Despite the year bringing setbacks because of the pandemic, the UAE continued to pave the way through a strategic overhaul of measures to promote business readiness and changes to social and personal legislation to promote citizens and residents’ welfare. This was supported by the continued commitment to social development, including welfare, health and education, as outlined in the 2021 federal budget (AED 58.3 billion), according to JLL’s 2020 Year in Review report released today.
Although there was a slowdown in performance at the beginning of the year in the UAE, the second half saw a revival of activity as lockdown measures eased and pent-up demand filtered through the residential market in both Abu Dhabi and Dubai.
Fast-tracked by the pandemic, and likely to shape the real estate recovery in 2021, sustainability and tech adoption are two critical themes that will help drive the industry forward this year says JLL.
“While uncertainty will persist in the New Year and the recovery will vary across sectors and industries, accelerating digital capabilities and focusing on sustainable performance can redefine business success,” said Dana Salbak, Head of Research MENA at JLL.
“While we are yet to claim we are out of the woods confidently, the UAE has once again proven its resilience, growth, competitiveness and liveability,” said Salbak.
During 2020, Dubai’s office market saw a total of 194,000m2 of office GLA delivered, primarily in the DIFC and Downtown Dubai, increasing the total stock to 8.9 million m2. Meanwhile, in Abu Dhabi, 40,600 sq m of office stock was added, bringing the total supply to 3.8 million m2.
Both office markets remain tenant-friendly as landlords continue to offer incentives and attractive lease terms. In some instances, tenants have expressed interest in relocating to quality space, particularly in Dubai, resulting in greater polarization across the market.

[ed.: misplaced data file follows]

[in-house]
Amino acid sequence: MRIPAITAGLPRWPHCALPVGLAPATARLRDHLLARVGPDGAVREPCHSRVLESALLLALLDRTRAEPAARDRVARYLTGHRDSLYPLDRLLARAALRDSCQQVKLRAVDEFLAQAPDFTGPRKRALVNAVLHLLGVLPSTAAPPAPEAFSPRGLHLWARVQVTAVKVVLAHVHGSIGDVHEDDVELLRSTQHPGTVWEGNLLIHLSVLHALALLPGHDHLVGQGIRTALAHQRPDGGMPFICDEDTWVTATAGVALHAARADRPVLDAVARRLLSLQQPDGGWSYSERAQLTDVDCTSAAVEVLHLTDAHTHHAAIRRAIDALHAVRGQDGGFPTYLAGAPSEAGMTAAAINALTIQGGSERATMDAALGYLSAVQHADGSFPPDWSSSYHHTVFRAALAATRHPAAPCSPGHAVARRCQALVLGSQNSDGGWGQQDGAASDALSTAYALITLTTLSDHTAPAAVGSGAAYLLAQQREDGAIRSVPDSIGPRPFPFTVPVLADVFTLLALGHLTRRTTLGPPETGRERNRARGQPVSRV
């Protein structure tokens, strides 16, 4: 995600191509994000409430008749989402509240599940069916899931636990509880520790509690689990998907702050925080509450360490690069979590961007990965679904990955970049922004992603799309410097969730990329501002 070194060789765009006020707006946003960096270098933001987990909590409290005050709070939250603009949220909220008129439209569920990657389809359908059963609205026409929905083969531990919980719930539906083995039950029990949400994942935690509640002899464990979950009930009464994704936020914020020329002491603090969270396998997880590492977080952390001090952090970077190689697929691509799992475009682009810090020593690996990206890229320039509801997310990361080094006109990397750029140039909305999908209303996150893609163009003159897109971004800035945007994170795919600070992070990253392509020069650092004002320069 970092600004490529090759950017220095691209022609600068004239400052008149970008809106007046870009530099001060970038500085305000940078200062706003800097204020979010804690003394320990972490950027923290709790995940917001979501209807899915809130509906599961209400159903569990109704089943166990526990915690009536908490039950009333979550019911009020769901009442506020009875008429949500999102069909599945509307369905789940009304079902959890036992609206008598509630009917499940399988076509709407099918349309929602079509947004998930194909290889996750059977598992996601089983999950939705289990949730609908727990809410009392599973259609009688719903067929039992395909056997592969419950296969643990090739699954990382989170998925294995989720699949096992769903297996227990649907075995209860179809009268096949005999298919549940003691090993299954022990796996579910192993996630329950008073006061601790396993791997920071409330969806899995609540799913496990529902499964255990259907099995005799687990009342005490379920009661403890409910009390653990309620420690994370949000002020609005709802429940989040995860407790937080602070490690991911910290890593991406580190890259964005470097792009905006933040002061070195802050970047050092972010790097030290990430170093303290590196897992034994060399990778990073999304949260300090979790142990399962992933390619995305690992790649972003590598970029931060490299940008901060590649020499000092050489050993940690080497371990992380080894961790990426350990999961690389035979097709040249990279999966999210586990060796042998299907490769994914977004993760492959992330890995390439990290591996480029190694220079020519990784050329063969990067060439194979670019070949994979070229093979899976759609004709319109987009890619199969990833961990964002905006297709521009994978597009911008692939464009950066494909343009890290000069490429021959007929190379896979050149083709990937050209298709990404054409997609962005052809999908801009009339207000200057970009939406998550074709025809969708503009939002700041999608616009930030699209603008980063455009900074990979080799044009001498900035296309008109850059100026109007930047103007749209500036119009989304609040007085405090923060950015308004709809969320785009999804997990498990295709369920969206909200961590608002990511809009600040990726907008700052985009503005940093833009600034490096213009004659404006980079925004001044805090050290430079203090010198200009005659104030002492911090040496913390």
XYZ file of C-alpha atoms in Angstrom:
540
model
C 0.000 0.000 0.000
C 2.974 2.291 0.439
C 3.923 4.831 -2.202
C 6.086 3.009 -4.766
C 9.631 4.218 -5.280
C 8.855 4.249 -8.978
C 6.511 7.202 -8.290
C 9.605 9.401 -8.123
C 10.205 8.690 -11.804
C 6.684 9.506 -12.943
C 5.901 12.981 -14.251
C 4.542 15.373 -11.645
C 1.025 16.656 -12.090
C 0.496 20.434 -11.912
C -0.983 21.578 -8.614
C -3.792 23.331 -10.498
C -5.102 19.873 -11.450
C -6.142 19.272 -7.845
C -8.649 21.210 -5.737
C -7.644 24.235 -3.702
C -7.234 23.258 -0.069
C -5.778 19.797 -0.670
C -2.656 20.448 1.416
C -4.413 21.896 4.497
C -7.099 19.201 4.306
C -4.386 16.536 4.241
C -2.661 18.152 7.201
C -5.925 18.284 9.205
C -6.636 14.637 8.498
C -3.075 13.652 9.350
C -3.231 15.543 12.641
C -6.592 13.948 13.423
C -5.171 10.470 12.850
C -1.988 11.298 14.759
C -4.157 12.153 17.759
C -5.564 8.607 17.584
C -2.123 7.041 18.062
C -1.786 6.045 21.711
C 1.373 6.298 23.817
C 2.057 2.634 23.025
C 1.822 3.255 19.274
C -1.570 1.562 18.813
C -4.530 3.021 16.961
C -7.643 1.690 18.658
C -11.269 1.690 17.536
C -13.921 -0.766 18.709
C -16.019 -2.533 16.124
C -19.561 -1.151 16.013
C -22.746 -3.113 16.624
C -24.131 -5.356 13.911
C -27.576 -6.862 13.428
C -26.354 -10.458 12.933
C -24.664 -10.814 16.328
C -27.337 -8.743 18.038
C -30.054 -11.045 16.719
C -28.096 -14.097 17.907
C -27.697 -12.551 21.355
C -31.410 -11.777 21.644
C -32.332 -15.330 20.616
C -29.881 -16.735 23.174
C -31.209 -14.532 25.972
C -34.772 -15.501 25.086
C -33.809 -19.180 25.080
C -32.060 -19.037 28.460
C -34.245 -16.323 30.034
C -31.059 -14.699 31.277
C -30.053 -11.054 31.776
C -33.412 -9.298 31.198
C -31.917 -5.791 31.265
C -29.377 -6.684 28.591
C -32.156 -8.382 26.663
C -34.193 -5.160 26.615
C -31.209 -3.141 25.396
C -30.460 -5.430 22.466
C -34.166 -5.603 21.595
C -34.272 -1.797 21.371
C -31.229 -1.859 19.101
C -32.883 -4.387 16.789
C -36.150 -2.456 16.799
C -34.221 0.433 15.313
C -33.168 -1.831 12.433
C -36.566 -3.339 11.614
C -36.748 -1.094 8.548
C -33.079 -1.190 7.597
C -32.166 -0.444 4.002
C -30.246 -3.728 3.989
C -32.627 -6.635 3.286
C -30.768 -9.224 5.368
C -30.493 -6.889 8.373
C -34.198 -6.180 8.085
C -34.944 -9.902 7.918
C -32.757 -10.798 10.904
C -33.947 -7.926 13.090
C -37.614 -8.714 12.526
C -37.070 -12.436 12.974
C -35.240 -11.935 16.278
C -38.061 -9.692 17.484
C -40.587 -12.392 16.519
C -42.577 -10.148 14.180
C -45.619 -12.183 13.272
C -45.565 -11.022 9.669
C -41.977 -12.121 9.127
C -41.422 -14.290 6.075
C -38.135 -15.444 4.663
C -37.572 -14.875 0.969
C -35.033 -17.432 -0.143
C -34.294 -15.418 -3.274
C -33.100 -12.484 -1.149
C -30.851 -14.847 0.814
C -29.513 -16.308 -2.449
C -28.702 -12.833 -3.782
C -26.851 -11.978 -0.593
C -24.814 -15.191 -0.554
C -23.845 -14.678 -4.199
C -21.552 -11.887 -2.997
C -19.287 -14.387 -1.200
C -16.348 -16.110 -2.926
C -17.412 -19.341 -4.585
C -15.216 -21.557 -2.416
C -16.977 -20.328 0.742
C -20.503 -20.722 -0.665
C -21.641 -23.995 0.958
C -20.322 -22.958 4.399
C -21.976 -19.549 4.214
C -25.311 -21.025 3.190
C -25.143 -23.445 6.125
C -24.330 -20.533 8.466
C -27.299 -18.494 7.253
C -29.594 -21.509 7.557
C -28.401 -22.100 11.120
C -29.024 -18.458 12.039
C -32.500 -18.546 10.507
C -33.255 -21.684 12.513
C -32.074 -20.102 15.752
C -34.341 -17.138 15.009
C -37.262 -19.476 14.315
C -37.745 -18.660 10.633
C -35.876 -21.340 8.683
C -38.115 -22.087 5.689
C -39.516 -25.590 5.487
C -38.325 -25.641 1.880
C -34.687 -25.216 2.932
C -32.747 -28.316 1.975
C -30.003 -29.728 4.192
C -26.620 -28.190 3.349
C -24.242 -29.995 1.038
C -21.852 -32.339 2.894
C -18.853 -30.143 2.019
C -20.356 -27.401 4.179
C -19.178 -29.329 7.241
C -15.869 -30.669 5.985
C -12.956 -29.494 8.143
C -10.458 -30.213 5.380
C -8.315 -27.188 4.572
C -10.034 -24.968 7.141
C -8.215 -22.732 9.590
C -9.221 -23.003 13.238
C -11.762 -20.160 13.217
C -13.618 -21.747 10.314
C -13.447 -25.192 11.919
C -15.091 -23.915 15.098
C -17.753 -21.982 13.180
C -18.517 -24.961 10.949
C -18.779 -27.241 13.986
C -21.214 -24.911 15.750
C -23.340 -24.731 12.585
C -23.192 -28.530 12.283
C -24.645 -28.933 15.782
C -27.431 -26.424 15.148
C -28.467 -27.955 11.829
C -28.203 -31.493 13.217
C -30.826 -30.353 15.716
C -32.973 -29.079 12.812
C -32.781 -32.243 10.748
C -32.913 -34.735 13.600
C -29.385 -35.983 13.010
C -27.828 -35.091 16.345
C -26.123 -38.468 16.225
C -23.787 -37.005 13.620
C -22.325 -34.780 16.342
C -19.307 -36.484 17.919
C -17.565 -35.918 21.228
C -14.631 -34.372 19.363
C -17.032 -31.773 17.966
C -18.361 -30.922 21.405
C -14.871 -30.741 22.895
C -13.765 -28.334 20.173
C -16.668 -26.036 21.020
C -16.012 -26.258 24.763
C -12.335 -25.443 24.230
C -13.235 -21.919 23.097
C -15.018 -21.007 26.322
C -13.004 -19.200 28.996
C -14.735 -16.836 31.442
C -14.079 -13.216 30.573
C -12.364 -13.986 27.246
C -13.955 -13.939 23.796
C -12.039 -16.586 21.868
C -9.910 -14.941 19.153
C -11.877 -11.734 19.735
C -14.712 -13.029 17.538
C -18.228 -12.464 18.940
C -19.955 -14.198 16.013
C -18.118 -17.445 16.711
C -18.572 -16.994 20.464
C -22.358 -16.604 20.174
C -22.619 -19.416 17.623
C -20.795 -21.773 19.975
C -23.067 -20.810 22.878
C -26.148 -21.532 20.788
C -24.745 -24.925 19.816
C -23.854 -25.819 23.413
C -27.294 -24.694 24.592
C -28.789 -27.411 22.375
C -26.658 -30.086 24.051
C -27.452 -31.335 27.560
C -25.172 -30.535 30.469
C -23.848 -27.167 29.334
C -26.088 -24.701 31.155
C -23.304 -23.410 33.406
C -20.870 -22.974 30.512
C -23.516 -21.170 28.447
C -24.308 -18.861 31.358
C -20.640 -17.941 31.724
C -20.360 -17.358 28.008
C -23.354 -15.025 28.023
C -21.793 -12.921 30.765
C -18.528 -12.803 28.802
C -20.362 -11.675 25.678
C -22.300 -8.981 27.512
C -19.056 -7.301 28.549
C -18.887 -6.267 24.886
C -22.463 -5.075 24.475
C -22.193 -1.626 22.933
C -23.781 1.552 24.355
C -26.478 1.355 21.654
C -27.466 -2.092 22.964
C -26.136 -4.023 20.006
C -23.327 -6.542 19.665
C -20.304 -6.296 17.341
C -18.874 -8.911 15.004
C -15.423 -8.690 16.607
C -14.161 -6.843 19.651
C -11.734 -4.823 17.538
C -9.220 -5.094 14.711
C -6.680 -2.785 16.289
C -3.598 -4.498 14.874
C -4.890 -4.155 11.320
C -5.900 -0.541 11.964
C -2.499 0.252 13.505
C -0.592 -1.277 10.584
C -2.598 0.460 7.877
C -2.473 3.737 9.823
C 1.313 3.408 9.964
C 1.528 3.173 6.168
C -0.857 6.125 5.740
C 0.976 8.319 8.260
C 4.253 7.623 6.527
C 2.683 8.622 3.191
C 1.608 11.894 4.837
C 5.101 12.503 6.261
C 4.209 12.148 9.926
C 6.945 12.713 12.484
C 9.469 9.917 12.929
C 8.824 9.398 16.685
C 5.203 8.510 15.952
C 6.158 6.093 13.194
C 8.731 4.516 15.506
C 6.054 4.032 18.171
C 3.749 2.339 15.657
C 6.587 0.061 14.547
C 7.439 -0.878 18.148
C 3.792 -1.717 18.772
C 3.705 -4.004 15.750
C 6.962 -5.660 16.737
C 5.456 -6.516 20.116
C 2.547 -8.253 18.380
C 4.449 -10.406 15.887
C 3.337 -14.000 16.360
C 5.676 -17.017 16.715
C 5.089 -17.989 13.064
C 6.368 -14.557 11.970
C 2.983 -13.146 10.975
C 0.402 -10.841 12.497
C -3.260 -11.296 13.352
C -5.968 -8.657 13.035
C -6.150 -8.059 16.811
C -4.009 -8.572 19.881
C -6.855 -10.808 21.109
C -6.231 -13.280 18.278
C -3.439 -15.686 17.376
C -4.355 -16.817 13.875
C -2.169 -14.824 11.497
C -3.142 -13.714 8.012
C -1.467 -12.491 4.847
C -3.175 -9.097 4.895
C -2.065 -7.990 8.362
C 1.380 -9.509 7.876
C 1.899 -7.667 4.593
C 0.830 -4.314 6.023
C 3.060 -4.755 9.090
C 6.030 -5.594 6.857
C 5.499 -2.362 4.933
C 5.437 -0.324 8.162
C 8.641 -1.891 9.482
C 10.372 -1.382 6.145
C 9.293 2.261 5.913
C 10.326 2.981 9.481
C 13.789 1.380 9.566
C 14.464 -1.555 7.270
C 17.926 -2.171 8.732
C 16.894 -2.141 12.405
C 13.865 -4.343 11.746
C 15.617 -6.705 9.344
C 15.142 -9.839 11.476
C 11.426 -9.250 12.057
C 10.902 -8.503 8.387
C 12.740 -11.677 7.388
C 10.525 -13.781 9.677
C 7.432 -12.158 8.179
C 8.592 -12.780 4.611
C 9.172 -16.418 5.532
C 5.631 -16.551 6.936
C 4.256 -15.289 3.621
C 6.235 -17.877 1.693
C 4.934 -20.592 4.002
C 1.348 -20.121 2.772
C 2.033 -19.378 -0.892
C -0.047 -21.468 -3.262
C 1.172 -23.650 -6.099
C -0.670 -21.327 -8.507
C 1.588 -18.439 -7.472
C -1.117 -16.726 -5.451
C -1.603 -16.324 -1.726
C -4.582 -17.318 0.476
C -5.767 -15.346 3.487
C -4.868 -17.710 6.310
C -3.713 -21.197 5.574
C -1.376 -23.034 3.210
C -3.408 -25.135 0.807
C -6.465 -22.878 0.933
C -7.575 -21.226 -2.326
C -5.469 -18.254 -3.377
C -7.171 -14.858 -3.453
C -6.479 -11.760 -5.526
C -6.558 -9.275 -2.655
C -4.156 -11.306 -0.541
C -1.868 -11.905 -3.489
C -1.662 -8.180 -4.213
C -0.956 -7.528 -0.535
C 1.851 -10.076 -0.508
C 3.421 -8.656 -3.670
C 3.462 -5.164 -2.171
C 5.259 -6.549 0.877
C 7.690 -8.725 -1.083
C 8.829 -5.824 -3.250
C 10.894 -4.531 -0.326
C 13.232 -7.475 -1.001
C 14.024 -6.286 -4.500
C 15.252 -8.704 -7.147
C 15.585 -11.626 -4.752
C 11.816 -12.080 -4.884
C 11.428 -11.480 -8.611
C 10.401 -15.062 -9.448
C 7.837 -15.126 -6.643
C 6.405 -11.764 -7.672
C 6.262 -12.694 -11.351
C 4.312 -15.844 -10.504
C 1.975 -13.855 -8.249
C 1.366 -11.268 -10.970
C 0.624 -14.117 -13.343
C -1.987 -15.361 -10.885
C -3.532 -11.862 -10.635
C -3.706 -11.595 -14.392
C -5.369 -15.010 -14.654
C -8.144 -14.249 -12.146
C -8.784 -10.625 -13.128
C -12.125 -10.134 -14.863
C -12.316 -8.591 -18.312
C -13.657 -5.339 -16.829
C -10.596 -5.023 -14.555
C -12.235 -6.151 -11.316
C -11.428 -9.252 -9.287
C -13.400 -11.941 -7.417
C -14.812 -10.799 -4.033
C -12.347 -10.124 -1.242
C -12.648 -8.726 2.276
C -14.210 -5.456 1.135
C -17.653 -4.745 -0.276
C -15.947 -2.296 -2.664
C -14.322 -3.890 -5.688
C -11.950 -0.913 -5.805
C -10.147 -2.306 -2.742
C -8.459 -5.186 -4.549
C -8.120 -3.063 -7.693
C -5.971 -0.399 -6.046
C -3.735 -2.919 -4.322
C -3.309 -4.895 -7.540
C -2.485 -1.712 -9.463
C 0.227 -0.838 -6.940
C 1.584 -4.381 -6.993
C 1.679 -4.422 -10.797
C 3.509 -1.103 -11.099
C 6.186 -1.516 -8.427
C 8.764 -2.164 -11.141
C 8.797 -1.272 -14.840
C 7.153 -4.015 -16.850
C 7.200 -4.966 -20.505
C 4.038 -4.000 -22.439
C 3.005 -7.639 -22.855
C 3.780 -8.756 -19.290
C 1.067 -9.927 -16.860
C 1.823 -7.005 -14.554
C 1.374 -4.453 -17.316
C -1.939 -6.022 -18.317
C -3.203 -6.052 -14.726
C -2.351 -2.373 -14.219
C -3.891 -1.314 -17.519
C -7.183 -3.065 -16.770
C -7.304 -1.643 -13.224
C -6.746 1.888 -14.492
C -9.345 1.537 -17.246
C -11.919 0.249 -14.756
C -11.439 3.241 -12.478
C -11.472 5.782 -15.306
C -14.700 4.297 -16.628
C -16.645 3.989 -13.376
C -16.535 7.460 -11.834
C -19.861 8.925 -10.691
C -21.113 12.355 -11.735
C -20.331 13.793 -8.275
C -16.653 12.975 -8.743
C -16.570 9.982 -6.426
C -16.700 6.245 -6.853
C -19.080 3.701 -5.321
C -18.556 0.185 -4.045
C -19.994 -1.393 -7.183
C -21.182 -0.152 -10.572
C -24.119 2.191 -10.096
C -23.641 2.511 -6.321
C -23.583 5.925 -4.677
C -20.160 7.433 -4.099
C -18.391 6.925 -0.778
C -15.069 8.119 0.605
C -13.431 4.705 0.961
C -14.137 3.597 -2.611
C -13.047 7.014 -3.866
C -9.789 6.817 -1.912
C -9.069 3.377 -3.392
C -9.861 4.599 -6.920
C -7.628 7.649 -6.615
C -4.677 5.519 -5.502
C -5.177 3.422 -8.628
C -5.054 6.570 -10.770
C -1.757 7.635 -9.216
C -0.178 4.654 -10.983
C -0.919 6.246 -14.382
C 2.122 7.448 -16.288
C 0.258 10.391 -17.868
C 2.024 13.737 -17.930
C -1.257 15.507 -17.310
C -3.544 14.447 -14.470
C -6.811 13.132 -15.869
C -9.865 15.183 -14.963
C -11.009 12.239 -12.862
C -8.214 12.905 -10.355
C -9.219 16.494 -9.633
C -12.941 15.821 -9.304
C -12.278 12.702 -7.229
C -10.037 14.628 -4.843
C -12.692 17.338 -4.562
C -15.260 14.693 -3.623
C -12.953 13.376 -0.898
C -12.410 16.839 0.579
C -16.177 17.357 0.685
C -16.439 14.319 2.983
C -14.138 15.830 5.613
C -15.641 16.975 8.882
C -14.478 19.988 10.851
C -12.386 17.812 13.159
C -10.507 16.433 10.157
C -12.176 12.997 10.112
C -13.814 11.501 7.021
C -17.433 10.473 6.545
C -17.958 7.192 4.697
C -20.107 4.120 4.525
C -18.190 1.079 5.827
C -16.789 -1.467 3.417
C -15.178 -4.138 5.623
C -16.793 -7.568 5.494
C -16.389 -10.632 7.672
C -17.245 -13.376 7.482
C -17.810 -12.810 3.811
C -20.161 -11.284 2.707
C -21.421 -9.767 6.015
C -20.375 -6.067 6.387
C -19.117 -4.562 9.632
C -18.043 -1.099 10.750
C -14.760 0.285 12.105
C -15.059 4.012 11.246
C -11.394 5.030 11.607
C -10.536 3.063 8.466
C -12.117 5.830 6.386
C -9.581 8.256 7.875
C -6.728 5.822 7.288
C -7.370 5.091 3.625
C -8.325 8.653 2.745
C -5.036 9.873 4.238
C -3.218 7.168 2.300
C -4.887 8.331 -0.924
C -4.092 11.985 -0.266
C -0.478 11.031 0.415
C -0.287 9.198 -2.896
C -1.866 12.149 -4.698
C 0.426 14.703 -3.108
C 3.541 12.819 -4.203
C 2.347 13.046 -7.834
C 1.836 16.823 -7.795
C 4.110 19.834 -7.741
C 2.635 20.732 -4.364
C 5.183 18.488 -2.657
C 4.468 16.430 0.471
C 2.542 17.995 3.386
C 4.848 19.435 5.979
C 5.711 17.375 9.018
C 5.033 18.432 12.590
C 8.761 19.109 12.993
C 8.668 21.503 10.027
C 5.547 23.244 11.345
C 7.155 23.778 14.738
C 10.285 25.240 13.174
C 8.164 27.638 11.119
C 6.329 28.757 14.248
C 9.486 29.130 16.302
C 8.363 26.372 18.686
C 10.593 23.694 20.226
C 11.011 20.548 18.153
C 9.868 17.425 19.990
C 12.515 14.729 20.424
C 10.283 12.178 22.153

After various lockdown measures put construction activity on hold in the first half of the year, H2 2020 saw a rapid recovery in residential project handovers, with 39,000 and 4,000 units added to the market over the period in Dubai and Abu Dhabi, respectively.
With lockdown measures now eased across the country, pent-up demand has – and is expected – to drive sales further across retail centres.
In Dubai, 761,000m2 is expected to handover in 2021, the majority of which are super-regional developments that have been previously delayed. Similarly, in Abu Dhabi, super-regional malls also form a majority of the 293,000m2 expected to be delivered this year.
Meanwhile, opportunities for the hotel market to recover from the pandemic include the introduction of co-working spaces, particularly in the small-to-mid scale hotels. As large corporate occupiers increase their demand for co-working spaces, hotels have the opportunity to redesign underutilized spaces, including the conversion of meeting and event space.
For further information on the UAE’s commercial, residential, retail and hotel sectors, please see the report attached.